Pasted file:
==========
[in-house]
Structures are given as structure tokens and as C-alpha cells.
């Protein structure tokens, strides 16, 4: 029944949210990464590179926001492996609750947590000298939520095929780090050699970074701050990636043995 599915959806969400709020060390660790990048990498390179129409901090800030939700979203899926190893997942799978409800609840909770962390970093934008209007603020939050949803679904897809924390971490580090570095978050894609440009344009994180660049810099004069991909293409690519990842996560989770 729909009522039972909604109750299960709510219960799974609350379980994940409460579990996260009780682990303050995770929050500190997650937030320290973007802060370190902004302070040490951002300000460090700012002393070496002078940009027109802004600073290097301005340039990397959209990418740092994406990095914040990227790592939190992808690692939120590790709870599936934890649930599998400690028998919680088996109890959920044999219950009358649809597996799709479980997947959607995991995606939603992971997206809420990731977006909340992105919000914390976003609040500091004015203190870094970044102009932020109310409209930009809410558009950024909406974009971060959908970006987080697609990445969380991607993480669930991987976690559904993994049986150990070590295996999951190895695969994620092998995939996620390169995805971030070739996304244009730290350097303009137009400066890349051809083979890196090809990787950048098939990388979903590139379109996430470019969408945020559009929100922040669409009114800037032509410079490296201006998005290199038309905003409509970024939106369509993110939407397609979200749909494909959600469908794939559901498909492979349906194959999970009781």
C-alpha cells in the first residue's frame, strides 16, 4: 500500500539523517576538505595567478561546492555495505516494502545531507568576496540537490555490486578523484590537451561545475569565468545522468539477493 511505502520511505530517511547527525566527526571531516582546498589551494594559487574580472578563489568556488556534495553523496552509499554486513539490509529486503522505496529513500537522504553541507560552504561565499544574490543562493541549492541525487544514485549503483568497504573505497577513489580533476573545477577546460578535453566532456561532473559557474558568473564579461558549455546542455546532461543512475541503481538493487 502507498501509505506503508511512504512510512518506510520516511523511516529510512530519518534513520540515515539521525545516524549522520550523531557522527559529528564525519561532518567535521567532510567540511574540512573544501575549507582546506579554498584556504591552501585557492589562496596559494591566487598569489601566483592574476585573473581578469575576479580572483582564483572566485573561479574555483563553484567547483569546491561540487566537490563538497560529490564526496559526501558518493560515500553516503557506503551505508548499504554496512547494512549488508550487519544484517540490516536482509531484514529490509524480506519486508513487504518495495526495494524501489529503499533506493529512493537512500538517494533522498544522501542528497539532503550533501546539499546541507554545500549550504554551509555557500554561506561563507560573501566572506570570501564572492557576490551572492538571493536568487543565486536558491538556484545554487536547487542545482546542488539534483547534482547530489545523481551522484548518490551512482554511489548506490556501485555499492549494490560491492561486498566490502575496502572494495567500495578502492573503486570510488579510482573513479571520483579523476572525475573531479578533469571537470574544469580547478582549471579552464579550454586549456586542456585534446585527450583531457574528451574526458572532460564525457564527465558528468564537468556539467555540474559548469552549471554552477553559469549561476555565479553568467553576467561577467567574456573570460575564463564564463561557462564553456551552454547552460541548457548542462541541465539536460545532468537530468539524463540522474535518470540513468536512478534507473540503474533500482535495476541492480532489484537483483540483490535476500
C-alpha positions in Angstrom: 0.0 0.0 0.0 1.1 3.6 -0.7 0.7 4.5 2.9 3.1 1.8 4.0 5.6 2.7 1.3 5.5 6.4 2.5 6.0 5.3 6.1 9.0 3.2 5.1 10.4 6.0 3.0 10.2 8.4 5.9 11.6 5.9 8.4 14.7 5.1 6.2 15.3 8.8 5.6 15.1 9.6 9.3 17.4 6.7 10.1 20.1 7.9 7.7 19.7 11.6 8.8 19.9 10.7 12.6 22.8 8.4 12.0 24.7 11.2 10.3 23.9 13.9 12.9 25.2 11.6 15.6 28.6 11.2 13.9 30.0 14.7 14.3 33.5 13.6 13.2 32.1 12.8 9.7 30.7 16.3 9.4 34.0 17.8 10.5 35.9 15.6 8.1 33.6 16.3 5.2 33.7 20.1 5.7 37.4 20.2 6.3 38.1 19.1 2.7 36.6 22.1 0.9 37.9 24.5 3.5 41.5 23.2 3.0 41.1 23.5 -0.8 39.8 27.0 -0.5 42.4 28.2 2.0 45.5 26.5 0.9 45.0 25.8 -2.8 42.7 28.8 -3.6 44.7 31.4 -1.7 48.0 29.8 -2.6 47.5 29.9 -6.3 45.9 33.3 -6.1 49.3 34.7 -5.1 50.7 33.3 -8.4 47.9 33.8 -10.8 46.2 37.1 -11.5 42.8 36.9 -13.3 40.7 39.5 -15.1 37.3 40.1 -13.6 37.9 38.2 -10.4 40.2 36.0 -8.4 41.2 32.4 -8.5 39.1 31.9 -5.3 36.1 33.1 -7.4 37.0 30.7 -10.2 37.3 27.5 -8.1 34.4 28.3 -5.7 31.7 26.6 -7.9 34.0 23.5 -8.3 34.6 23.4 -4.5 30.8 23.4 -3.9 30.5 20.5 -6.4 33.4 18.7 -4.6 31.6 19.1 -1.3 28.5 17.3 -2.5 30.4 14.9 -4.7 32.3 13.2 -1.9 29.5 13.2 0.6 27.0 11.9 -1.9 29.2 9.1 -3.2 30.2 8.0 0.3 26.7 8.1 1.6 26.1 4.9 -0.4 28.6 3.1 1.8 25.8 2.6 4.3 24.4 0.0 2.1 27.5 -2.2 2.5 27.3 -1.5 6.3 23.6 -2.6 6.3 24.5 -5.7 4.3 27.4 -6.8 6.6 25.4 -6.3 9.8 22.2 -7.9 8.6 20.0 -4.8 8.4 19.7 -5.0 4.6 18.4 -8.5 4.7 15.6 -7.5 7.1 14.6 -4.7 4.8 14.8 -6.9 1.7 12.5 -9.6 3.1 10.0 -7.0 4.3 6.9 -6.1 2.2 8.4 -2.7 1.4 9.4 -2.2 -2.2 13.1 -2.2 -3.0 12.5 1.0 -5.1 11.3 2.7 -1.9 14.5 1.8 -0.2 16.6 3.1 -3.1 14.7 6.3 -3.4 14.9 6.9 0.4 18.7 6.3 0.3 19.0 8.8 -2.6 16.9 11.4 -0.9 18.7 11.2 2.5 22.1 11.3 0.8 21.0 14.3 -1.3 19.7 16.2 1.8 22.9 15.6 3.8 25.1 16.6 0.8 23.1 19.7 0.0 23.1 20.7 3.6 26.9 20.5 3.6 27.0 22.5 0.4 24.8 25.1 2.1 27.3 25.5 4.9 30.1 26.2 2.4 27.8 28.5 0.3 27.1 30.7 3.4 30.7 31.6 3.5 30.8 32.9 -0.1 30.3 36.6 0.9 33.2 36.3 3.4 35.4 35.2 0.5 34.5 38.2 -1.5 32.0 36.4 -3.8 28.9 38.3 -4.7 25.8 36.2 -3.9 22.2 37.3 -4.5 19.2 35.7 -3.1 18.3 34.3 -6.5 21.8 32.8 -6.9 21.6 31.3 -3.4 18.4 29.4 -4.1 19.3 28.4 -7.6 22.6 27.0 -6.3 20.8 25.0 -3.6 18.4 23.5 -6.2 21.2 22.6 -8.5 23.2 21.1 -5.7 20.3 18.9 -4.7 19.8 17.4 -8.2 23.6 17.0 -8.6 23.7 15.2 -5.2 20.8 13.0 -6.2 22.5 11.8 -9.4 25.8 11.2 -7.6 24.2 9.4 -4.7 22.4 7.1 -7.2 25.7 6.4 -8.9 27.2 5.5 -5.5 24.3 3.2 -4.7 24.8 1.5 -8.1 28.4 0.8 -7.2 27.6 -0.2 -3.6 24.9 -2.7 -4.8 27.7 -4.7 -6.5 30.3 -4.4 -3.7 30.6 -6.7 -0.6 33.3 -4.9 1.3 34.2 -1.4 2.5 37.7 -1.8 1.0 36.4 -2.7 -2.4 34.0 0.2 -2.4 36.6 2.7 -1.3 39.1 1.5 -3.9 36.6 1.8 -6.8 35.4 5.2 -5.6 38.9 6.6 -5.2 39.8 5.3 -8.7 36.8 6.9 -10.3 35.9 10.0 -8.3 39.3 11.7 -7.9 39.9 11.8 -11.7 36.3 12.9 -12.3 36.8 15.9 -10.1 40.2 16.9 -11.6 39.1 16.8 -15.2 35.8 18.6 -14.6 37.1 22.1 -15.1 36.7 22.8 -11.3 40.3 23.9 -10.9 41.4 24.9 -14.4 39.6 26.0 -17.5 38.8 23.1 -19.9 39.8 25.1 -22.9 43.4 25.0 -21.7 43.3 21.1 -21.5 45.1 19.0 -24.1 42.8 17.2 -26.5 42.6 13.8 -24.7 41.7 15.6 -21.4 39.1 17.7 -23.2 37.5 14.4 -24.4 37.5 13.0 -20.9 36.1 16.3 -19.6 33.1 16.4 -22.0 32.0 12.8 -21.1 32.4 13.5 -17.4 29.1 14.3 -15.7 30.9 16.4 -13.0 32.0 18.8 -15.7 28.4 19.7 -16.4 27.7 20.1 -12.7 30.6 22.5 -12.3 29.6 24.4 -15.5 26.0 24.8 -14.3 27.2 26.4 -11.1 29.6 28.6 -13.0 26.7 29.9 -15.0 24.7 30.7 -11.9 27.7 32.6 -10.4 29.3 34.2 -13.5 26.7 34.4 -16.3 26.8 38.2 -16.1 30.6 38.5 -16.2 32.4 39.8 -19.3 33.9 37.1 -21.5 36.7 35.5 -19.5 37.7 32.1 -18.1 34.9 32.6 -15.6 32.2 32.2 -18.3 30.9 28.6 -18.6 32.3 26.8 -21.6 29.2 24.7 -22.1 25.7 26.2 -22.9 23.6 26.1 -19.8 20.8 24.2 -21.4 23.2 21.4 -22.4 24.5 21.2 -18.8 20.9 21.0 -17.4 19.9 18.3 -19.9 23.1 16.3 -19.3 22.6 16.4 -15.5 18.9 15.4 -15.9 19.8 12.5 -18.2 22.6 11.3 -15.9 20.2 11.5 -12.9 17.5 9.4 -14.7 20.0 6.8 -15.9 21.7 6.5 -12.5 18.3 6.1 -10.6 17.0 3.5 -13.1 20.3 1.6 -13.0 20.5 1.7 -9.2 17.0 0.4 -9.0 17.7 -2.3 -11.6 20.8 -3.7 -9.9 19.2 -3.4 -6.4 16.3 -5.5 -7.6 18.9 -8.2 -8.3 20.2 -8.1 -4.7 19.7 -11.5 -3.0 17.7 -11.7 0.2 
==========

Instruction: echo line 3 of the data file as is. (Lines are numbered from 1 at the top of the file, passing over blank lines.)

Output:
């Protein structure tokens, strides 16, 4: 029944949210990464590179926001492996609750947590000298939520095929780090050699970074701050990636043995 599915959806969400709020060390660790990048990498390179129409901090800030939700979203899926190893997942799978409800609840909770962390970093934008209007603020939050949803679904897809924390971490580090570095978050894609440009344009994180660049810099004069991909293409690519990842996560989770 729909009522039972909604109750299960709510219960799974609350379980994940409460579990996260009780682990303050995770929050500190997650937030320290973007802060370190902004302070040490951002300000460090700012002393070496002078940009027109802004600073290097301005340039990397959209990418740092994406990095914040990227790592939190992808690692939120590790709870599936934890649930599998400690028998919680088996109890959920044999219950009358649809597996799709479980997947959607995991995606939603992971997206809420990731977006909340992105919000914390976003609040500091004015203190870094970044102009932020109310409209930009809410558009950024909406974009971060959908970006987080697609990445969380991607993480669930991987976690559904993994049986150990070590295996999951190895695969994620092998995939996620390169995805971030070739996304244009730290350097303009137009400066890349051809083979890196090809990787950048098939990388979903590139379109996430470019969408945020559009929100922040669409009114800037032509410079490296201006998005290199038309905003409509970024939106369509993110939407397609979200749909494909959600469908794939559901498909492979349906194959999970009781």